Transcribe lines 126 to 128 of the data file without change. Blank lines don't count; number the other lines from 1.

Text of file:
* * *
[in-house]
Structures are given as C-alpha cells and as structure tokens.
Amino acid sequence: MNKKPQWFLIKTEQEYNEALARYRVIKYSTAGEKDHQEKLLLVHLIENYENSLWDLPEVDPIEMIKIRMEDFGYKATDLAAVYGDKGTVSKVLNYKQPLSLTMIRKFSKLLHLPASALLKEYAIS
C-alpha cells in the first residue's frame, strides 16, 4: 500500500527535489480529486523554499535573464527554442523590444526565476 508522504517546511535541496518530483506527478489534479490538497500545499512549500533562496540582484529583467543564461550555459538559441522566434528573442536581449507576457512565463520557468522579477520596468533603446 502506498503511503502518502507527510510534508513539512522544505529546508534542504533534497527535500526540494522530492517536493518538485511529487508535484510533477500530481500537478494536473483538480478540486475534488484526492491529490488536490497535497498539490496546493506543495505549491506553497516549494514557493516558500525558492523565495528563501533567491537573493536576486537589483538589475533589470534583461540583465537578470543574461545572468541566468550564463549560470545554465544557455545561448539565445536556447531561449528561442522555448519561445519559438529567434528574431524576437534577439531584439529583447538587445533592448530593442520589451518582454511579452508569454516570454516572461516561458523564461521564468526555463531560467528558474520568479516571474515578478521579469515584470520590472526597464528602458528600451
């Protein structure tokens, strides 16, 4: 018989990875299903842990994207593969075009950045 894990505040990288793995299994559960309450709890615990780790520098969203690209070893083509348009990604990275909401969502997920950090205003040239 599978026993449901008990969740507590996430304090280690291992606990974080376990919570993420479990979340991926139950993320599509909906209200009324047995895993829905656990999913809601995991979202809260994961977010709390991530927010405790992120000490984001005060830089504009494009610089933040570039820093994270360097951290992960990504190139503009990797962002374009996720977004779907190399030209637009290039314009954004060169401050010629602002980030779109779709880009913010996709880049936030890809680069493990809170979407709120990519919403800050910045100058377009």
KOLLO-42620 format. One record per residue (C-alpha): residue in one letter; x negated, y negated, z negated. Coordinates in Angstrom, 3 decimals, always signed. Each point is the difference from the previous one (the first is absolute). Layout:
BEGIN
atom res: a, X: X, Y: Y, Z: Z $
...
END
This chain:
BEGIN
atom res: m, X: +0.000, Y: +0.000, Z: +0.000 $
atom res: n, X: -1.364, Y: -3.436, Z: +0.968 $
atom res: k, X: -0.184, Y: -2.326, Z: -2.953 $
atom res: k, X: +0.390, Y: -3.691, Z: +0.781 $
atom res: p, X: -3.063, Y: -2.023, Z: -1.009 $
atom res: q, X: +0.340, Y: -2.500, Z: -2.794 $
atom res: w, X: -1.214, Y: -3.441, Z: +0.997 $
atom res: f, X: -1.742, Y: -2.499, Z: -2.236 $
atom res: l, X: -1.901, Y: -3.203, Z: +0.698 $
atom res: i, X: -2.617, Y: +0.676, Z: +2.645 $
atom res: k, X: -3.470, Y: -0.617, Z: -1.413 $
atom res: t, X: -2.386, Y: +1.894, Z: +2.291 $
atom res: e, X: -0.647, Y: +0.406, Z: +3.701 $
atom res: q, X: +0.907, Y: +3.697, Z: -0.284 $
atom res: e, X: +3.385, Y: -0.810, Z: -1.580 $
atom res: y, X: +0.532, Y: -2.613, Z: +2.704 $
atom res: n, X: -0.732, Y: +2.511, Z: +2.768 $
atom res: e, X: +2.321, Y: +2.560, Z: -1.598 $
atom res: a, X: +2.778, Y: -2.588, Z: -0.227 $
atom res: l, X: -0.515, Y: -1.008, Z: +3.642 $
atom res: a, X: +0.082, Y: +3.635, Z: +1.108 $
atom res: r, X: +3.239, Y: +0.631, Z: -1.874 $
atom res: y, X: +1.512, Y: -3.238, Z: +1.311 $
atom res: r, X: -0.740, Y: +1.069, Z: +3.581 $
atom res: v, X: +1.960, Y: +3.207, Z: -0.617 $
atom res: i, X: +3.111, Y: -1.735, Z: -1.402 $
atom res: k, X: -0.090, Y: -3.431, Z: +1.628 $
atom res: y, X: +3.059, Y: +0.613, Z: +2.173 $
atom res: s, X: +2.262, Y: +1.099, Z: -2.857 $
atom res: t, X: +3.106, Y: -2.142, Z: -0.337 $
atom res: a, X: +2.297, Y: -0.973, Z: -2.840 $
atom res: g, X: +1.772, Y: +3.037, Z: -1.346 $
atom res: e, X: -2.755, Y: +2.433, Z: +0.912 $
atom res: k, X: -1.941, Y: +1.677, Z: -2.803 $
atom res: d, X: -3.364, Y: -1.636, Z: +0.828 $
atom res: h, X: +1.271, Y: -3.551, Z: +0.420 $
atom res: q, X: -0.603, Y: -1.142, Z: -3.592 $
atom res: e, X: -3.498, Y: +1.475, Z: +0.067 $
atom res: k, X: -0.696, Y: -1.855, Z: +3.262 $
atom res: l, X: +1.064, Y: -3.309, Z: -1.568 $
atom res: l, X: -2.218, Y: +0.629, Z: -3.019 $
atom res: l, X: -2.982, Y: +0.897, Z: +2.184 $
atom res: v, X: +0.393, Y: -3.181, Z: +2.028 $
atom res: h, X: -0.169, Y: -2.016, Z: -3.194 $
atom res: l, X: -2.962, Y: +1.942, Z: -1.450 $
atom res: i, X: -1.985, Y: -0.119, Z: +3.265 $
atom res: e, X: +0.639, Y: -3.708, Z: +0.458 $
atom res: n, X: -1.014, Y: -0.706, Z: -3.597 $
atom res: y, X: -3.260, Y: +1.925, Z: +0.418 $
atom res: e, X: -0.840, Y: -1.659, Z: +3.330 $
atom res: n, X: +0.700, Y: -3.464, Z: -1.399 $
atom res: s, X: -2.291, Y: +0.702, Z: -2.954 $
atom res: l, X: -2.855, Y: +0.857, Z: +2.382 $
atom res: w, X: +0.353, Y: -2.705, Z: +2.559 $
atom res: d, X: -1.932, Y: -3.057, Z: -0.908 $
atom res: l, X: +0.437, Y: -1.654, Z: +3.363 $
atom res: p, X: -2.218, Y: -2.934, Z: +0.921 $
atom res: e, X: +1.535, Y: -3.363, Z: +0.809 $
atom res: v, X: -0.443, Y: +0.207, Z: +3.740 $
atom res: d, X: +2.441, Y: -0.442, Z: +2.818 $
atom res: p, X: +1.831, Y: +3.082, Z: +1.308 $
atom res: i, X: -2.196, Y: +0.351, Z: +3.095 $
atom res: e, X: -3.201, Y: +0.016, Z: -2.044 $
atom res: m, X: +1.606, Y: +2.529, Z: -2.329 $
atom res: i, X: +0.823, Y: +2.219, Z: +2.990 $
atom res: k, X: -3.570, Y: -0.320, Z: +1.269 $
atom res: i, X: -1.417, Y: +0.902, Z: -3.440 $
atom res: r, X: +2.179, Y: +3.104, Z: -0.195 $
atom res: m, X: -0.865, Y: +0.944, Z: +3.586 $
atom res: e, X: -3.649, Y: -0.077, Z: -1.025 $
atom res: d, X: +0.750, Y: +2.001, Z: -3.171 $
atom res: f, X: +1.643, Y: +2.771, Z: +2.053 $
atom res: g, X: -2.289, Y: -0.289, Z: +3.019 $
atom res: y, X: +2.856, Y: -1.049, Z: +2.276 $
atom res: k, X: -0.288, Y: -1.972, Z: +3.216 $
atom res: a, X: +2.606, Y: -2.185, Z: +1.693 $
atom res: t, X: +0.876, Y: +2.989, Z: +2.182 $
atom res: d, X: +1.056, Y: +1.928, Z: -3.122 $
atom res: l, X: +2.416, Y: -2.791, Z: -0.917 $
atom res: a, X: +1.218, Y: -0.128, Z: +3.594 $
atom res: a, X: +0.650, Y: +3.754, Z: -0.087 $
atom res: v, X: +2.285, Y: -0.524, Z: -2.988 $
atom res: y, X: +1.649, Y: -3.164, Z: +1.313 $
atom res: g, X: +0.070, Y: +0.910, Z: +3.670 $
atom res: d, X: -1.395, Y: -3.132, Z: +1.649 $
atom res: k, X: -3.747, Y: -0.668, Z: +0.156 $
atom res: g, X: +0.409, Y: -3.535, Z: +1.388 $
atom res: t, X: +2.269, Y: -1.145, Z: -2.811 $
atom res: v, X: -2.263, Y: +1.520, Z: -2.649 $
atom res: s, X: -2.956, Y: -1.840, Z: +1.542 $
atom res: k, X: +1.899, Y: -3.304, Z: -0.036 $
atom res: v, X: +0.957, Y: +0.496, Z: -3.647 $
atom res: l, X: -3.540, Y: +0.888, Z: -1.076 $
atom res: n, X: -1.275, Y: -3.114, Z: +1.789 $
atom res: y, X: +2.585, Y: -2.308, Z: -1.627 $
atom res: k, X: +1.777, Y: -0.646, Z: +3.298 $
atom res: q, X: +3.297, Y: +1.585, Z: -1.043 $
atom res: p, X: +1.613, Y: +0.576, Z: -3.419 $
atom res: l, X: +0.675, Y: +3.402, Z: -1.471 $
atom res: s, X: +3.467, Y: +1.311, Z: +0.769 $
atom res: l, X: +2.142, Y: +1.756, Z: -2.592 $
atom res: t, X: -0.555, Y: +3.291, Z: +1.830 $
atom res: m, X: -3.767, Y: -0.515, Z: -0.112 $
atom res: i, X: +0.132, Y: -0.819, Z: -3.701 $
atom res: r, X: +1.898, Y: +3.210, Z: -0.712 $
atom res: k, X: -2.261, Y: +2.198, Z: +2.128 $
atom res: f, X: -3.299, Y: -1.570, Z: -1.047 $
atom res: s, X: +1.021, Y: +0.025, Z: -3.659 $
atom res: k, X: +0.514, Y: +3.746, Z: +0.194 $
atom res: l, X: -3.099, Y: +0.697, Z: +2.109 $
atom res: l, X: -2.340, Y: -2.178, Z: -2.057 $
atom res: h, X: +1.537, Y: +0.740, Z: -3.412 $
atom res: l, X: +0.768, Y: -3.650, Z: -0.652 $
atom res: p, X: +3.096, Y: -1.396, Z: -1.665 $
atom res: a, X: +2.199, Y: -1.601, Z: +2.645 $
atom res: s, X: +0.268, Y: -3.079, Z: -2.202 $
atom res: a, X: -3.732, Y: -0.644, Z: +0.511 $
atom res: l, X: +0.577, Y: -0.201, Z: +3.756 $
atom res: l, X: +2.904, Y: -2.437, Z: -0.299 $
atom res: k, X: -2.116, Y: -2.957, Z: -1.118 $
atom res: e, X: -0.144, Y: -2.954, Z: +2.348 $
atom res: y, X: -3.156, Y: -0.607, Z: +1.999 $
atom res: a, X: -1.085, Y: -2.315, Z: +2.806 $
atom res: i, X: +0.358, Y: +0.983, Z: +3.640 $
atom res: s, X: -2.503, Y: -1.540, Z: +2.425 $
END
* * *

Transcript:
atom res: p, X: +3.096, Y: -1.396, Z: -1.665 $
atom res: a, X: +2.199, Y: -1.601, Z: +2.645 $
atom res: s, X: +0.268, Y: -3.079, Z: -2.202 $